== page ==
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People Are Littering Used Coronavirus Masks In Hong Kong

In Hong Kong, people are littering discarded coronavirus masks in large volumes, according to Reuters. The masks have cluttered beaches and nature trails. This waste, according to environmental groups, is a threat to marine life and wildlife habitats.

In Hong Kong, people are littering discarded coronavirus masks in large volumes, according to Reuters. The masks have cluttered beaches and nature trails. This waste, according to environmental groups, is a threat to marine life and wildlife habitats.

So far, there isn’t any evidence that the coronavirus can be transmitted from humans to other animals, but this doesn’t make throwing used masks or any other trash on the ground a good idea — especially if that trash was used to protect oneself from an infection that is currently racing around the world at alarming speeds. 

7.4 million people live in Hong Kong and have been, for weeks now, using single-use face masks daily. Many of these masks are now being dumped into the sea or the countryside. In the sea, marine life can mistake them for food. Oceans Asia founder Gary Stokes referred Reuters to Hong Kong’s Soko Islands, which are isolated and uninhabited. There he found 70 discarded masks on a 100 meter stretch of beach. A week later when he returned, he found more than 30 new ones. Other beaches echo the same story. 

“Nobody wants to go to the forest and find masks littered everywhere or used masks on the beaches. It is unhygienic and dangerous,” Laurence McCook, head of Oceans Conservation at the World Wildlife Fund in Hong Kong, told Reuters. Groups like his have been taking on the challenge of beach clean-ups to remove the trash. These masks aren’t the only things that people throw in the oceans, beaches, and nature.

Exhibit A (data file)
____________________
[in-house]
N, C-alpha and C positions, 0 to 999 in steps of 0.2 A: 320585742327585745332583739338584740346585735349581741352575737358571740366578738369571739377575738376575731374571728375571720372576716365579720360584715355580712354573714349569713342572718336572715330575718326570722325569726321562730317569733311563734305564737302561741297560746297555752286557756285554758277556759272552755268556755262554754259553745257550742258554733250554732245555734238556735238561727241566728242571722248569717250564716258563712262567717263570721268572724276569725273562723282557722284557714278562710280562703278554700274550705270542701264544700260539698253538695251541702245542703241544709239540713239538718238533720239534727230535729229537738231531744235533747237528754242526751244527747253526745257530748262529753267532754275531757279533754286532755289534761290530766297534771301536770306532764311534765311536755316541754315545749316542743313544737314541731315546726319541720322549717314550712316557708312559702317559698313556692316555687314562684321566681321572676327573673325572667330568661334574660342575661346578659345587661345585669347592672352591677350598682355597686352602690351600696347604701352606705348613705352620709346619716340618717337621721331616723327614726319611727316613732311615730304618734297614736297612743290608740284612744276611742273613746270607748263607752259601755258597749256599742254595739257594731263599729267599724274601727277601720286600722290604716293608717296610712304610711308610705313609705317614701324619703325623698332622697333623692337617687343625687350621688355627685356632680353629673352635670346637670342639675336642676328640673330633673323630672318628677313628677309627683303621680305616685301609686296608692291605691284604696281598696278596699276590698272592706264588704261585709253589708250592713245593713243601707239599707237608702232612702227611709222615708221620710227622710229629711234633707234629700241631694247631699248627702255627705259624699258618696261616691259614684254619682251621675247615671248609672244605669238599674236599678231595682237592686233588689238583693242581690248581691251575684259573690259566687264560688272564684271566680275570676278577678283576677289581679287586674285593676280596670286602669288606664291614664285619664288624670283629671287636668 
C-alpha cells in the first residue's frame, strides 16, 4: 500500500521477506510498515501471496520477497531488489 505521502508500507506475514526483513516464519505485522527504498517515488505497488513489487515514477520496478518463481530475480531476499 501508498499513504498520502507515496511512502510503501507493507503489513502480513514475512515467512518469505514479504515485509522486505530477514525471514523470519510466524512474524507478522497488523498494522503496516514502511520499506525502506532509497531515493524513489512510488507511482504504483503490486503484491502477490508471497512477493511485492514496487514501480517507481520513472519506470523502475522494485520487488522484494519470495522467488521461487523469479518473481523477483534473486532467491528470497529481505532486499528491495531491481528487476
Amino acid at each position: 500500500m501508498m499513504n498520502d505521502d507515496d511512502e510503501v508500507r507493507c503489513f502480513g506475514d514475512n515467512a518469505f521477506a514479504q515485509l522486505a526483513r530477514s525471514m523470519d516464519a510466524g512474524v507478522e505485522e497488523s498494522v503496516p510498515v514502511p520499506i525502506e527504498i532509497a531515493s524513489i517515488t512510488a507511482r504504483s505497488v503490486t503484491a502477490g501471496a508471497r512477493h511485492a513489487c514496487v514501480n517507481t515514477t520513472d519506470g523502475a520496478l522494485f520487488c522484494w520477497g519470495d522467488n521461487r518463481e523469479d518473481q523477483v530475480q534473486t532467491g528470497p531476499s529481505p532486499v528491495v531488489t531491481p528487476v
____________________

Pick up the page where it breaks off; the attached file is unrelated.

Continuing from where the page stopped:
The single-use face masks are made from polypropylene, which is a type of plastic that doesn’t break down quickly, according to Plastic Free Seas founder Tracey Read. “People think they are protecting themselves but it’s not just about protecting yourselves, you need to protect everybody and by not throwing away the masks properly, it’s very selfish.” 

My Thoughts

I was stunned at the idea of littering with these masks. The first thought in my mind was that if you are truly trying to be sanitary and deal properly with this pandemic, you wouldn’t dispose of used medical items such as masks or gloves into the ocean. It’s just common sense.

Those littering must either be lazy, not know how to properly dispose of masks, or not realize the gravity of what they are doing. They see their masks as common as the paper wrapping their straws (which people in my area often throw on the ground). I don’t condone the latter, but the former is a whole other level of litter.

As the coronavirus becomes more prevalent, hopefully officials will also realize what’s at stake when it comes to disposing of medical equipment such as face masks, bandages, and gloves. It would be silly for the governor to have to actually tell people, “throw away your infected items properly,” but it appears that such an important matter is not common sense. 

 
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Written By

Johnna Crider is a Louisiana native who likes crawfish, gems, minerals, EVs, and advocates for sustainability. Johnna is also the host of GettingStoned.online, a jewelry artisan and a $TSLA shareholder.

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